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Heart of the City
Assessment and Restoration



Studies tell us that by cleaning up vacant urban land we can improve the health of the Blue River. When we use nature-based solutions to address blight in our city, we can improve community health and vitality by providing residents access to safe outdoor places for community building and recreation.

Project Location: ~20 acres of vacant land in the heart of Kansas City, Mo., located between 33rd and 39th Streets and bordered by Mersington and Norton; located in City Council Third District, State Congressional District 5; Postal Zip codes 64128 and 64130

Project Partners

  • Center for Neighborhoods, University of Missouri - Kansas City 

  • Kansas City Neighborhoods and Housing Services 

  • Missouri Department of Conservation 

  • The Open Table

  • The River Network

This project has been funded wholly or in part by the United States Environmental Protection Agency under assistance agreement 97784001 to Heartland Conservation Alliance Inc. The contents of this document do not necessarily reflect the views and policies of the Environmental Protection Agency, nor does the EPA endorse trade names or recommend the use of commercial products mentioned in this document.

Project Goals

To create and adopt a re-use and maintenance plan for the ~20 acres of vacant land that includes long-term programming and strategies for community ownership. We aim to reduce illegal dumping, improve home values; and build pride in and beautify the neighborhood. It is our hope that the restored forest will increase the natural functions of the watershed and urban canopy resulting in cleaner water and cleaner air. This project presents a unique opportunity to restore critical wildlife habitat in an urban core and leverage the restoration to provide opportunities for outreach and engagement for improved community health and safety and address serious environmental justice issues.



2014: Discovered a 40-acre corridor in the Palestine East neighborhood largely owned by the Kansas City Land Bank. Began working with residents to learn how we might work together to re-purpose the land. Through a series of community workshops, we learned that residents wanted to beautify their neighborhood and had deep connections with nature.


2018: Conducted a community survey and discovered that residents also care deeply for environmental issues and have pride in the place where they live.


2019: Conducted an inventory of the trees in the corridor and learned about the health and diversity of the community forest. 587 trees were inventoried and trees considered invasive to Missouri are not dominant, and overall the corridor is fairly healthy.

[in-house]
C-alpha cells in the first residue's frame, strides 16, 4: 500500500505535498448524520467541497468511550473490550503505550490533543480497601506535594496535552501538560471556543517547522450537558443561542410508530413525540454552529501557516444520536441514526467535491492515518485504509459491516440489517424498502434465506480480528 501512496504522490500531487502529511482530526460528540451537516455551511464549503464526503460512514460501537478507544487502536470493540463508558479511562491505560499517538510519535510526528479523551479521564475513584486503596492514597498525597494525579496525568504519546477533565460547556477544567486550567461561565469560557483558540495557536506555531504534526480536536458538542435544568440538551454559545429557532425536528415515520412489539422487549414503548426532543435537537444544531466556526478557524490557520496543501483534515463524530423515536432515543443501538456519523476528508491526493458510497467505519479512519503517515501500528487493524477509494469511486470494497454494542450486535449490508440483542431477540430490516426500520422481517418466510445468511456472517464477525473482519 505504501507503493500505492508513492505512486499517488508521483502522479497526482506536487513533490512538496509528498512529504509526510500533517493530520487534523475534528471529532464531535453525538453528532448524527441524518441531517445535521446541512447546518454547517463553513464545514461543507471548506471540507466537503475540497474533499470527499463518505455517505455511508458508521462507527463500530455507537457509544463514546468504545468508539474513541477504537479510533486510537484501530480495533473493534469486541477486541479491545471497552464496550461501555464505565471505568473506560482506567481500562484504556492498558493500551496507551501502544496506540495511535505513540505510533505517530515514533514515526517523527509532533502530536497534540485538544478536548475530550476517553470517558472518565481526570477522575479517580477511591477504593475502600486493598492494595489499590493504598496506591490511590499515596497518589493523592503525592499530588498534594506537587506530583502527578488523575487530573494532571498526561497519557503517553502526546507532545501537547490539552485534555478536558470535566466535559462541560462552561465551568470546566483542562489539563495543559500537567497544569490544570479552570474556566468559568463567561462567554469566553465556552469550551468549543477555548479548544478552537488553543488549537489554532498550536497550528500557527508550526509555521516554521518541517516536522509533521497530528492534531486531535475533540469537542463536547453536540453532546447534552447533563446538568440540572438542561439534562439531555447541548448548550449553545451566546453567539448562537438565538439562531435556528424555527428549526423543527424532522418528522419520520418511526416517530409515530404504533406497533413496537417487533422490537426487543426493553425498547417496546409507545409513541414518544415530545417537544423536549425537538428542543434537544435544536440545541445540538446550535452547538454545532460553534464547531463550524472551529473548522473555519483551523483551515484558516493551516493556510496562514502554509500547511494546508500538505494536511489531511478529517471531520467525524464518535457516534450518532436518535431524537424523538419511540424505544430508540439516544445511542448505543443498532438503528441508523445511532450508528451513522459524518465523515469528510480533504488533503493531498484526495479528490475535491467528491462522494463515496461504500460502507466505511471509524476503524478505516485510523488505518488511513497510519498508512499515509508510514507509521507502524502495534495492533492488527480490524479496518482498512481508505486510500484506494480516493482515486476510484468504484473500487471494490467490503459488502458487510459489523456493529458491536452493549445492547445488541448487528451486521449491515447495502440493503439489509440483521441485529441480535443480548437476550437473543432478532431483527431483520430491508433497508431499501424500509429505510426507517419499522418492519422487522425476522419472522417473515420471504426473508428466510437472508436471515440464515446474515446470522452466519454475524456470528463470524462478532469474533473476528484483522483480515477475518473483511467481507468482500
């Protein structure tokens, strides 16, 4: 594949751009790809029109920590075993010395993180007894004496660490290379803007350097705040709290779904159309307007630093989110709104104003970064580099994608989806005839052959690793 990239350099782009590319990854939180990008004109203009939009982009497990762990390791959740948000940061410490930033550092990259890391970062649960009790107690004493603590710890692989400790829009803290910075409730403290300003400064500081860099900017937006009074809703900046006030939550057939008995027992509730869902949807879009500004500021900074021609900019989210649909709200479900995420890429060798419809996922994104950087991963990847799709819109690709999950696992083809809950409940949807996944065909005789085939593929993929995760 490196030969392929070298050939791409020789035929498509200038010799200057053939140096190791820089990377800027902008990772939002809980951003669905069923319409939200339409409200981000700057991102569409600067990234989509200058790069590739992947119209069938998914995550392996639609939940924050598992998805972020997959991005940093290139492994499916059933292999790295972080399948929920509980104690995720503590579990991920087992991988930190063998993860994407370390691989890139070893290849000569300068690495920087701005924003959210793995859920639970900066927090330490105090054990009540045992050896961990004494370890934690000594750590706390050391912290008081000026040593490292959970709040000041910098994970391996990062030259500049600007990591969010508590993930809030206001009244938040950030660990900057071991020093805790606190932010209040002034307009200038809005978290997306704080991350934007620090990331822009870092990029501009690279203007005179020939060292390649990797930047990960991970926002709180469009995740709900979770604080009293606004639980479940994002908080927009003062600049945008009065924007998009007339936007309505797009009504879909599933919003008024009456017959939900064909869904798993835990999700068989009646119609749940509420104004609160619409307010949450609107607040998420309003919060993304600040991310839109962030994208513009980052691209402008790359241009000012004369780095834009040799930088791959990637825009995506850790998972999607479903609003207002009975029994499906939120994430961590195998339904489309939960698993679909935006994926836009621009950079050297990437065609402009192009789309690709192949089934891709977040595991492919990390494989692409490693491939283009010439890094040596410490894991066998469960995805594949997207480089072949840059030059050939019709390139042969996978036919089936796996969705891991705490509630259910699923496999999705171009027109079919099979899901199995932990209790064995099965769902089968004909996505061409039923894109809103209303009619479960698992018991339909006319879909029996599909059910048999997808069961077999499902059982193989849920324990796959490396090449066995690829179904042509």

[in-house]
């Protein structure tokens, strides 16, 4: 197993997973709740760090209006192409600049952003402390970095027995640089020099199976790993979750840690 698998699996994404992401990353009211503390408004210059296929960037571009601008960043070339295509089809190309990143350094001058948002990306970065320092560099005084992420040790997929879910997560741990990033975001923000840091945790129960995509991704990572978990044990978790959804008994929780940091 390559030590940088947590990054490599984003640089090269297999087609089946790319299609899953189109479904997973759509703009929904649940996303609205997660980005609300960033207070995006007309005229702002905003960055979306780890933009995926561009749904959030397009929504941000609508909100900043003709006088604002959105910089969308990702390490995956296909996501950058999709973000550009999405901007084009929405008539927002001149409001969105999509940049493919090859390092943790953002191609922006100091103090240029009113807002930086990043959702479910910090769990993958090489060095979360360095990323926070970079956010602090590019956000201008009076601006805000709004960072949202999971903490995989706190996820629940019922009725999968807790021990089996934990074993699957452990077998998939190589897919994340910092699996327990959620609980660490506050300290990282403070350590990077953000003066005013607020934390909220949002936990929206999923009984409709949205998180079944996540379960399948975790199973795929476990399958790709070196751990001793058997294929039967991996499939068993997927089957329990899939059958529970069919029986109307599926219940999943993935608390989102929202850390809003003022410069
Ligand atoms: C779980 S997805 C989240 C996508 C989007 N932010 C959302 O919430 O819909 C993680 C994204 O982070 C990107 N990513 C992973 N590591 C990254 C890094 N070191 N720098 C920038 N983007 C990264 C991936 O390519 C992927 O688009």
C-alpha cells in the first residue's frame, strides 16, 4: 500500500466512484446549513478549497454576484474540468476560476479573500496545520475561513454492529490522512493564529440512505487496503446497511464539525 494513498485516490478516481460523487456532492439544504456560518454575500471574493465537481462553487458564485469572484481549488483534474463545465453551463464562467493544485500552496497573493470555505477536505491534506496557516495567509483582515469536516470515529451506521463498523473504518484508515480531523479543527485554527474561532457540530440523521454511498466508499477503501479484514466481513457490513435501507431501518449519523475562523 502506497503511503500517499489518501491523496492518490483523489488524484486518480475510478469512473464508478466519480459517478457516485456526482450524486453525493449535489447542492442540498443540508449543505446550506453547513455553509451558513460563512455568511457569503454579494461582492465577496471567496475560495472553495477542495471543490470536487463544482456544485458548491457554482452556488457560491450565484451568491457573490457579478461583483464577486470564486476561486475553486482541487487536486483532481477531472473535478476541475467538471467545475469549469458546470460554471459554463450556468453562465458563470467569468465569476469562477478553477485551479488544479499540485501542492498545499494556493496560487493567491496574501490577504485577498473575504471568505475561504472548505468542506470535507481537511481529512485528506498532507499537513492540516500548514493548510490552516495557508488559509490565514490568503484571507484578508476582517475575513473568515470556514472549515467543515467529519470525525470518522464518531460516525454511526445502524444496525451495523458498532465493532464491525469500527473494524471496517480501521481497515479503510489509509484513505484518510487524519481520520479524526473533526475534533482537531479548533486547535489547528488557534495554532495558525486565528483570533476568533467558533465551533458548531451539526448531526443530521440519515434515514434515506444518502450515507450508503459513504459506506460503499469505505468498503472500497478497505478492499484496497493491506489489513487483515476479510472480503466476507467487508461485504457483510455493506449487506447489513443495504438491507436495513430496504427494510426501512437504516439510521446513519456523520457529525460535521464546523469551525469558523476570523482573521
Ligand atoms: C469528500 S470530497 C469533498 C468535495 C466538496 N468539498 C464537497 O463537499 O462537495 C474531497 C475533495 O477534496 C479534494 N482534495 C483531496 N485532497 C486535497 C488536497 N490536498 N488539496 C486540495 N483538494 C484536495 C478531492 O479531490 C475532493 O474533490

2021-2022: Nine community members served on a Community Advisory Board to design a re-use plan for ~20 acres of vacant and forested land. HCA will share the plan with the City and strive to collaborate on its implementation. 

2023: KC Water is reviewing contractors' proposals to fix the combined sewer system overflow. HCA and University of Missouri - Kansas City Center for Neighborhoods are working together to keep the community aware of next steps.

Preferred Concept

The preferred concept is a combination of the two draft concepts and was created based on feedback from the Community Advisory Board, feedback provided by residents through surveys and discussions, and during the August public meeting. The draft concepts are listed below.

Preferred Concept

Draft Concepts:

Economic Advance - The draft concept focuses on community investment and entrepreneurship. Specifically, it provides areas where community members can grow and sell fresh produce.  

  • Farmers Market

  • Urban Farming

  • Urban Forest

  • Neighborhood Orchard

  • Playgrounds

  • Trails

  • Shelter

  • Art

Ecosystem Services - The draft concept focuses on pollution removal, carbon storage, oxygen production, and avoided runoff - all the "services" that the urban forest provides the neighborhood. 

Community Garden

  • Bee Boxes

  • Gathering Spaces

  • Giving Grove

  • Native Edibles

  • Urban Forest

  • Trails

Town Hall Meetings

Thursday, August 25, 2022


Community members were invited to discuss the restoration project for the Palestine Corridor extending from 33rd Street to 38th Street and from Mersington Avenue to Norton Avenue are invited to the public meeting. The meeting was a chance for people to express their input regarding the concept drafts from Vireo, as well as gather information about the project.  


Magali Rojas, Environmental Justice Program Manager


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